More information can be found here:

Themes

Values that guide the thinking about the Future of Food in a particular place.

The thinking about the Future of Food in a particular place.

31 October 2014

Charrette Ideation

11:15 - 12:15

Ice-breaking

As this early working lunch begins, community partners and steering committee members are interviewed on video. In the ice breaking session, we share our photos and objects, introduce the charrette process, describe expected contributions from each member such as idea generation, sketching, and giving each team member a voice.

Charrette 1: Imagining Sustainable Food Practices in Phoenix

12:15 - 1:00

Brainstorming

In this exercise, we imagine how community and cultural identity can support environmentally and socially sustainable food practices. The facilitator reads the topic context and the topic question. Each team member briefly writes one ideal example of the topic per post-it note. If a team member finishes her/his idea before the other members, the team member can write a new idea on another note. As soon as all team members have written their first idea, each team member placed their notes on the flip chart, and reads his/her notes (30 seconds maximum per idea). Once all ideas have been read, discussion can happen for two minutes. This write/read/discuss cycle is repeated, until a total of 10 minutes has been spent on the topic. This brainstorm process is then repeated on the next topic with a new flip chart.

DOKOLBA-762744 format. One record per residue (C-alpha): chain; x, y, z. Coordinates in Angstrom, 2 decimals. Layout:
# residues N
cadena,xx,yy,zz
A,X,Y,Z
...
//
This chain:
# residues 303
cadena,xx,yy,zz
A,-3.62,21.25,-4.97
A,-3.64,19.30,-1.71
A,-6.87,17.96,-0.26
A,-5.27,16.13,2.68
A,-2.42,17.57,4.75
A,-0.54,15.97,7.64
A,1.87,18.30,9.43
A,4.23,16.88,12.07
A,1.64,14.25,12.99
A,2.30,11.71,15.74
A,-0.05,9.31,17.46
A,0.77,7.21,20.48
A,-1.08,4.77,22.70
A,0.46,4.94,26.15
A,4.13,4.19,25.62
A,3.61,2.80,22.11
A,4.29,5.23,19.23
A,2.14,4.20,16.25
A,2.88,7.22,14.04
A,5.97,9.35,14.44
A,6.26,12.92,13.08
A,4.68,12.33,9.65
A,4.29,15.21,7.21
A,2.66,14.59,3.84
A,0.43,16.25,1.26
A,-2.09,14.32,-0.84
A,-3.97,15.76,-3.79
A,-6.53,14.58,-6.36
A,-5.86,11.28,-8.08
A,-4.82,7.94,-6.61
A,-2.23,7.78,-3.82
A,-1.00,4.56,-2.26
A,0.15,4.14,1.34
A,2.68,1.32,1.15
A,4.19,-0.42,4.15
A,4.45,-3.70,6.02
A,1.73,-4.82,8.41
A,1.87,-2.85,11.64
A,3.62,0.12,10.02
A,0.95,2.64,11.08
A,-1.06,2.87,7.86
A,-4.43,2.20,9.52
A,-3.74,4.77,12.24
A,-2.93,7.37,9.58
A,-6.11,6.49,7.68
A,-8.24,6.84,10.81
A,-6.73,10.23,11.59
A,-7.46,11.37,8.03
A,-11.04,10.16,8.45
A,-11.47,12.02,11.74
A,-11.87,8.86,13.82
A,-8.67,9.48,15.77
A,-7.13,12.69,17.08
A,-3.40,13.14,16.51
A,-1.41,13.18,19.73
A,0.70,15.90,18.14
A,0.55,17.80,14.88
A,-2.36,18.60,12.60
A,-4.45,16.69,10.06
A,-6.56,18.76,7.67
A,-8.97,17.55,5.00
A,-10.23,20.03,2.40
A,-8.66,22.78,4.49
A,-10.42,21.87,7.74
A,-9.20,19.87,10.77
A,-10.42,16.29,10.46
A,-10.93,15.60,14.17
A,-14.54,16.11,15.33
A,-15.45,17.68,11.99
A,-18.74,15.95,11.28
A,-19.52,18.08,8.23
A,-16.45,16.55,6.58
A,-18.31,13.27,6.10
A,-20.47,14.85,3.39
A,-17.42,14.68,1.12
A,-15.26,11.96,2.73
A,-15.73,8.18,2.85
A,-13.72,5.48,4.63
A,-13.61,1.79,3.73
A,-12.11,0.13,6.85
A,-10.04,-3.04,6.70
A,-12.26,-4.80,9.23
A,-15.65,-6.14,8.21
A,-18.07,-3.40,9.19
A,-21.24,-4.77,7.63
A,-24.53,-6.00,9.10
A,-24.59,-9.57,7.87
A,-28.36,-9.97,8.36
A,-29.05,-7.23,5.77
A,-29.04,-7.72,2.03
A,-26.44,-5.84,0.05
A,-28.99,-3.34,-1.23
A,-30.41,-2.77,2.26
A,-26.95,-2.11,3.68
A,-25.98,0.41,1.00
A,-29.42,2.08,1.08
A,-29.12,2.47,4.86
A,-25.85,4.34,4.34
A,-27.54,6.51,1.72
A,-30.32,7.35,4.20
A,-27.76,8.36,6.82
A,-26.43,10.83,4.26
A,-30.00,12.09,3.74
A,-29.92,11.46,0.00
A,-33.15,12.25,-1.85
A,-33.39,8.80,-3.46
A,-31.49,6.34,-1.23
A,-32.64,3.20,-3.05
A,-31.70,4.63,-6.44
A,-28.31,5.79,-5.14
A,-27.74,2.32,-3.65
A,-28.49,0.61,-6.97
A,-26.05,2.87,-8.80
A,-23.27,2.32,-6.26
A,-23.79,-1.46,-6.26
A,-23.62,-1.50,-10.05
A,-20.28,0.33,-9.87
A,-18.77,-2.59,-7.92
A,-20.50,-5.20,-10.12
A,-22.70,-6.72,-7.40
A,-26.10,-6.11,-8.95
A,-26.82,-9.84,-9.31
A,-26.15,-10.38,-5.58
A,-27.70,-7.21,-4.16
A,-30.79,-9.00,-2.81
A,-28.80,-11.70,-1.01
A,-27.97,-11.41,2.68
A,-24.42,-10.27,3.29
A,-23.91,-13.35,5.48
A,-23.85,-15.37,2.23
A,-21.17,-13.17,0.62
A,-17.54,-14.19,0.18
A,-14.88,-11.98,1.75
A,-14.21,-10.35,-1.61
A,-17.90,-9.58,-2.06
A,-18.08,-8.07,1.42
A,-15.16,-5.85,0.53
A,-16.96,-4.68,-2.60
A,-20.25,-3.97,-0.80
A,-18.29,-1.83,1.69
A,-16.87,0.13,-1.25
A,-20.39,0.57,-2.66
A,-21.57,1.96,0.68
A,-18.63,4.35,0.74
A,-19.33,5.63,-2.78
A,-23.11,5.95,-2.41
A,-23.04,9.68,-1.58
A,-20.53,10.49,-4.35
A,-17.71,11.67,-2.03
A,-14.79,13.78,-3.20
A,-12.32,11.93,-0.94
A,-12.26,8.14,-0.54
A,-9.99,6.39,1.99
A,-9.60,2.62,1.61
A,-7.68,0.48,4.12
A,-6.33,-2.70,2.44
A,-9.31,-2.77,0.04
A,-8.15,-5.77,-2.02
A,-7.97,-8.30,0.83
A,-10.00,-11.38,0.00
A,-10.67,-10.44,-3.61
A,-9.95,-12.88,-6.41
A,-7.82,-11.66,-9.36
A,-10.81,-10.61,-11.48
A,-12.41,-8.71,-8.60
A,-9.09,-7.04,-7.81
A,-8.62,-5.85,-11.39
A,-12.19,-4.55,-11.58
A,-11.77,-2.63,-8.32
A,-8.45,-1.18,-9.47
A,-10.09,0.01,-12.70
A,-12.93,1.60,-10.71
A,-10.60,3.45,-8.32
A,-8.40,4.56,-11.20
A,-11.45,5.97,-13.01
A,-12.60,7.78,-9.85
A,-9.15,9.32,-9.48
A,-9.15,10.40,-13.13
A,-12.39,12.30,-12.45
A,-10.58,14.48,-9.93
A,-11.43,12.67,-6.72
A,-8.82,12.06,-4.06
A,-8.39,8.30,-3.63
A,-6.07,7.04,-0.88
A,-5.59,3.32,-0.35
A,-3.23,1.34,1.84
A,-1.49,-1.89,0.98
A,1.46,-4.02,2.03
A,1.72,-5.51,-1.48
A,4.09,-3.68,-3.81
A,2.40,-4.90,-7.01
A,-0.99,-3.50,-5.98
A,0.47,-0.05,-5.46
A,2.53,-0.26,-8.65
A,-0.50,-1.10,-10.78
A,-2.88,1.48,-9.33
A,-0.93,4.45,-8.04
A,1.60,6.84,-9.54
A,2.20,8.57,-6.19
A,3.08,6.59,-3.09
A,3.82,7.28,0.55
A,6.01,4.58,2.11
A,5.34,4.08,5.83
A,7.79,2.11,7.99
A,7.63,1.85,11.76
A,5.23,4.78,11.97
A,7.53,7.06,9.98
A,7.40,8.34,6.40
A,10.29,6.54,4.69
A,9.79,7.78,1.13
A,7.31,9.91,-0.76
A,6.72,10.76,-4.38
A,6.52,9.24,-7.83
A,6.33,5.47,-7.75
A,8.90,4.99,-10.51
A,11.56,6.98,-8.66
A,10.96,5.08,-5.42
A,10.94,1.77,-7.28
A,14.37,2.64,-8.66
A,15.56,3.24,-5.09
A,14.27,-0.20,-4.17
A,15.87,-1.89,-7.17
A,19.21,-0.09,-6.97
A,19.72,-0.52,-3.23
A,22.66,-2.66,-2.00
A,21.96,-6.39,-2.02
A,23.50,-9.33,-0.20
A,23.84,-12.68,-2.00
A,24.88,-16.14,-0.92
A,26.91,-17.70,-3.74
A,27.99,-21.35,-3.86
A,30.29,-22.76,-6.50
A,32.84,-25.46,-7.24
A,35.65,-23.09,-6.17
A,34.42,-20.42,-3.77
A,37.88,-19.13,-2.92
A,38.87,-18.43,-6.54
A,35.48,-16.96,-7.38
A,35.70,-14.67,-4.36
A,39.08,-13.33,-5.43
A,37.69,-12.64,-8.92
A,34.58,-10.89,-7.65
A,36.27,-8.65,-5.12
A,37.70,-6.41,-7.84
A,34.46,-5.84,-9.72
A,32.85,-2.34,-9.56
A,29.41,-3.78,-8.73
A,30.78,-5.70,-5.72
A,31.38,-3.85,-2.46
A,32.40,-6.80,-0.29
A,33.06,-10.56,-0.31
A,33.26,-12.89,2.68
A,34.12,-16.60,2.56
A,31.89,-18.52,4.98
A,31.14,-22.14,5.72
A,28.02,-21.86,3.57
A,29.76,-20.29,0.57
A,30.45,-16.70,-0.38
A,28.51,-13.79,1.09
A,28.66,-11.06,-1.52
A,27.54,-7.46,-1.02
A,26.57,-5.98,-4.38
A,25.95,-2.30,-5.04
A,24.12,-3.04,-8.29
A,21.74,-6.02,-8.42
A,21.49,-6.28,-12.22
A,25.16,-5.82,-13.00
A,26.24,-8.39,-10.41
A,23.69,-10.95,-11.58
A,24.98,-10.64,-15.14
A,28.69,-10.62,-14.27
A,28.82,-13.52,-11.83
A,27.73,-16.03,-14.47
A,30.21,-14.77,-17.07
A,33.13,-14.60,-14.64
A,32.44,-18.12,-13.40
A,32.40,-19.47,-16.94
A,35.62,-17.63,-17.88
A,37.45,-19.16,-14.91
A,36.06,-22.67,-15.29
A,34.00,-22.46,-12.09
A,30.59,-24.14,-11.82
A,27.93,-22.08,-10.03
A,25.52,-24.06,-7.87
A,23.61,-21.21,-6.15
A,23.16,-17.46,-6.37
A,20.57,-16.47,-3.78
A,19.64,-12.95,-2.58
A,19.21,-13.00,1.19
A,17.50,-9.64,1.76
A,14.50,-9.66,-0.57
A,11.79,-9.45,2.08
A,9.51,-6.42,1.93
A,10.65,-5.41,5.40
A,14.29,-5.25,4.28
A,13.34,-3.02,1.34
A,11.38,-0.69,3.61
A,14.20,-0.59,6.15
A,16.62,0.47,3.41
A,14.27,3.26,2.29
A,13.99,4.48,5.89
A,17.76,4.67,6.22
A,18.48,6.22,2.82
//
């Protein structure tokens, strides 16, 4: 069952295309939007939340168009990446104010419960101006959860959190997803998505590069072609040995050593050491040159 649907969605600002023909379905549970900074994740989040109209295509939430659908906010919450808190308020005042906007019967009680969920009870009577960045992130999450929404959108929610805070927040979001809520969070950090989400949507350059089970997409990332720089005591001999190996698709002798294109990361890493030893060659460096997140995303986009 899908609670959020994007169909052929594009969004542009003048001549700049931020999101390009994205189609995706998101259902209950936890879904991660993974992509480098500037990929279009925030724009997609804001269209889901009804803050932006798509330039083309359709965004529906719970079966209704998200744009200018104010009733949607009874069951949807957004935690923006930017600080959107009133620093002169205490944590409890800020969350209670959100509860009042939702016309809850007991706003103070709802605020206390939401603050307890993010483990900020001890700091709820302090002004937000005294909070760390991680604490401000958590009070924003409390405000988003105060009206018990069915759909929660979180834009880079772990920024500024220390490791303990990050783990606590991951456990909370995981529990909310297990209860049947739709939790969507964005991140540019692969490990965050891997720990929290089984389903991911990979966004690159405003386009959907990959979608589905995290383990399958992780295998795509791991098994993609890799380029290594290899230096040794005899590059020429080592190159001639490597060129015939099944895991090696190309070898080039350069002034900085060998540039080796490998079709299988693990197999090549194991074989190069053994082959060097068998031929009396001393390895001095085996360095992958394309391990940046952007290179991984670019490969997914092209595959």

Topics

Historical, Cultural, and Place-based Practices:

Some historical/cultural practices of the Southwest deserve to be reinforced or reintroduced because they conserve resources and support a sense of place. We can incorporate those historical cultural practices in the development of innovative culinary practices. We can draw from the diversity that exists in local cultures (such as incorporating practices of ethnic groups, indigenous groups and social groups, both current and historical). Imagine how food culture can best reflect local community identity in 2040.

Question 1. How can we draw on the diverse food traditions of the Southwest to create more sustainable food practices, that support a sense of place, than current food practices?

Sustaining Ecological Health: